Friday, February 5, 2010

I have a Love/Hate Relationship with my Dishwasher

A dishwasher is supposed to be a time saver, right? Mine seems to be a time waster. I used to love it. Back when we were using our water softener, the dishwasher was awesome. We could put any type of dish in there, run it with the cheapest detergent and everything would come out sparkling clean.

But, after the basement flood of 2009, we decided to stop using the water softener. The only benefits it gave us were sparkling clean dishes and an equally clean shower. I was always slightly nervous about the possible long-term risks to our health from the higher salt content in the water. Dr. Weil, the famous medical doctor and healthy eating guru, recommends that people not drink or cook with softened water. While we couldn't pinpoint our mystery basement flood to the water softener, it was the extra push that we needed to shut it down. Our basement has been perfectly dry every since.

The dry basement came at the price of dirty dishes. I've always rinsed my dishes before putting them in the dishwasher, so they basically looked clean when they went in. I figured the dishwasher was killing germs and getting things even cleaner. With the water softener, the glasses sparkled. Without it, the dishes were coming out dirty. It wasn't a dishwasher, it was a dish dirtier!

I did some research with Google University and found some helpful information. First, those with hard water should not use liquid dishwasher detergent. I thought the liquid would create less residue, but everything I read said it's the worst offender. Second, dishwasher troubleshooting message boards consistently recommended Lemi Shine, a lemon-based powdered dishwasher additive. You can put it in with your regular, powdered detergent for each cycle to get sparkling dishes. The only place I can find Lemi Shine around here is Wal-mart. It's kind of on the pricey side, but it does work. My dishes are not as sparkling clean as they were with the water softener, but they aren't disgusting, either. For the record, this is not an ad in disguise. I've got no affiliation with the company that makes Lemi Shine.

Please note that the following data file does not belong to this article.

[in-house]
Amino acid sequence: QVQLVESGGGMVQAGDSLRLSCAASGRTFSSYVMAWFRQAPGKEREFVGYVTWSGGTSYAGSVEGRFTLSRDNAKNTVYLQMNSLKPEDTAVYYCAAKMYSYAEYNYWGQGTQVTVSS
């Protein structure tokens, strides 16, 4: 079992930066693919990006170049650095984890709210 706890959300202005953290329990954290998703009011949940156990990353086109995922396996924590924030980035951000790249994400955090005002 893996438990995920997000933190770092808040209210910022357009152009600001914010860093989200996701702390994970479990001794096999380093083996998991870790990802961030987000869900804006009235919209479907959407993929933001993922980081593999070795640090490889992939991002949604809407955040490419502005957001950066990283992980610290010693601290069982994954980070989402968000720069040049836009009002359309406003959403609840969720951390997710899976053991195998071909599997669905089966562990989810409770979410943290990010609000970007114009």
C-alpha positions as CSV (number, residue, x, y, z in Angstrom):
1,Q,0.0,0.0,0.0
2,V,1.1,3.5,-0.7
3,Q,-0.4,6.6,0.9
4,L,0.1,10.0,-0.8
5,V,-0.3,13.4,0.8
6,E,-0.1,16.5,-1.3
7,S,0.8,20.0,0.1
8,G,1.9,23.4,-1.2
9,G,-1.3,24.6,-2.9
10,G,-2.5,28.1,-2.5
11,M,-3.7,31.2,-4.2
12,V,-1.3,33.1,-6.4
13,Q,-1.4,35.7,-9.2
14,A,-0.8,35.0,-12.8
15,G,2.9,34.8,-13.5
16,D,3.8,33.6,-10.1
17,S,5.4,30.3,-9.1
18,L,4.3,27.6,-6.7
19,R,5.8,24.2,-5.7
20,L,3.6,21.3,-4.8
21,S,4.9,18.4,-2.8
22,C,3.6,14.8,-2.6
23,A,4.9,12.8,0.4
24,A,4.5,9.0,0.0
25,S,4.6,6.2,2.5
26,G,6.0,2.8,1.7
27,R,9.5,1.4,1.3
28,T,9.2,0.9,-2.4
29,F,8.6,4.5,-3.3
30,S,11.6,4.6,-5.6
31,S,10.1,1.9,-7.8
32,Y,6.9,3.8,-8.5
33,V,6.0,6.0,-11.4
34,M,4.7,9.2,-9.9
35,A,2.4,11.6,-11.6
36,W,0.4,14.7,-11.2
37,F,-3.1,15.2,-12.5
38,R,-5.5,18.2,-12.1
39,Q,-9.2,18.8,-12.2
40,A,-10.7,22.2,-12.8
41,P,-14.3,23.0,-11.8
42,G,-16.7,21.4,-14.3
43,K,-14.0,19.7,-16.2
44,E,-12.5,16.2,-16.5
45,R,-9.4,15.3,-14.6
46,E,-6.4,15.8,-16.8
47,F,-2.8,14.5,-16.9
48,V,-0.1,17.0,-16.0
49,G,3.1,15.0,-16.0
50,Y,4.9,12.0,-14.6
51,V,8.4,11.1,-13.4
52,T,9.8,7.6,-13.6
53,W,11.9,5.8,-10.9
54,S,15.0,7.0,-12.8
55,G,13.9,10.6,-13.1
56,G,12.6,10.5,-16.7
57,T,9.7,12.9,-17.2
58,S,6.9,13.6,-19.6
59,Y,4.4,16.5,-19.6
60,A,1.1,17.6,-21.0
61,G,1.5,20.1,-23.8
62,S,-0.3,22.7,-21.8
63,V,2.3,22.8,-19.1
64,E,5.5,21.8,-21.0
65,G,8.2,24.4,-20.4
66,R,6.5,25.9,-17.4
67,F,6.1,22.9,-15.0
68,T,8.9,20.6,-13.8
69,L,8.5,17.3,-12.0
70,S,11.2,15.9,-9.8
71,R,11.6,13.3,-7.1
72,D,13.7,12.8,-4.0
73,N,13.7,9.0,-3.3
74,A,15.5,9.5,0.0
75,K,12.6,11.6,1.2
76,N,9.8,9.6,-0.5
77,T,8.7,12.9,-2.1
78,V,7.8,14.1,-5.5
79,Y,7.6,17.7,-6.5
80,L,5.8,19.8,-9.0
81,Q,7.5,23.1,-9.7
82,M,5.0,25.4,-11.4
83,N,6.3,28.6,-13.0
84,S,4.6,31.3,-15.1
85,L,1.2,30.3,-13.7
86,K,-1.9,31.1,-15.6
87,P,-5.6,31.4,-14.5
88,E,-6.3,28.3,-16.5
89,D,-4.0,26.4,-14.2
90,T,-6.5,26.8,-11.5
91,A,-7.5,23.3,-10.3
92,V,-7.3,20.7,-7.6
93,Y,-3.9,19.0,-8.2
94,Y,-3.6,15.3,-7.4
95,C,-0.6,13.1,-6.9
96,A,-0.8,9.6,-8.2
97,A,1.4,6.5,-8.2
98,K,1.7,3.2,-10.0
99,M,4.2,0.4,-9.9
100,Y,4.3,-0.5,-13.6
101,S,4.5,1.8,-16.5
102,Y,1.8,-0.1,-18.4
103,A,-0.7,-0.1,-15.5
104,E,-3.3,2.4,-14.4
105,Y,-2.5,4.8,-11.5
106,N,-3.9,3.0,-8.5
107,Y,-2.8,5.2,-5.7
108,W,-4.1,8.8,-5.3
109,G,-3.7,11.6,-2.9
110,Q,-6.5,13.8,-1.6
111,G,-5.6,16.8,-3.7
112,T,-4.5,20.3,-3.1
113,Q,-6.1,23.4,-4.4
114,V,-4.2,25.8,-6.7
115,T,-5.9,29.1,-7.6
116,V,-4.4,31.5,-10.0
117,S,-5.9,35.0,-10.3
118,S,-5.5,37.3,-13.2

I'm wondering if the lemon in the Lemi Shine is the key ingredient. In an effort to simplify dishwashing, save money and not have to go to Wal-mart all that often, I am trying my grocery store's brand of lemon-scented powdered dishwashing cleanser. So far so good. With the exception of anything plastic, yesterday's load of dishes looked good.

Which leads me to my final new tactic for clean dishes. I'm going to stop putting plastic in the dishwasher. It, by far, looks the worst after a run through the dishwasher. A quick search around the web gives me lots of blogs and Wiki answers that say washing plastic in the dishwasher isn't a good idea anyway. It seems that plastic leeches chemicals when it's washed in a dishwasher. Huh. Who knew? Probably everyone but me!

I'm trying to learn to love my dishwasher again. With any luck, the dishes won't look dirty, my family won't be drinking nasty chemicals and I'll still be able to get my dishes done efficiently. Maybe they won't sparkle anymore, but at least they'll be clean.


  1. You can use vinegar in the rinse agent cup, if you don't already use a rinse agent. That will help a lot. Even if you already use one, vinegar is super cheap, and works as well as Jet Dry.

  2. Try Finish Quantum. I swear by it and I don't rinse before I load.

  3. I was also going to suggest vinegar in the rinse cup. If you have to clean your dishes before you put them in, you might consider hand washing. :)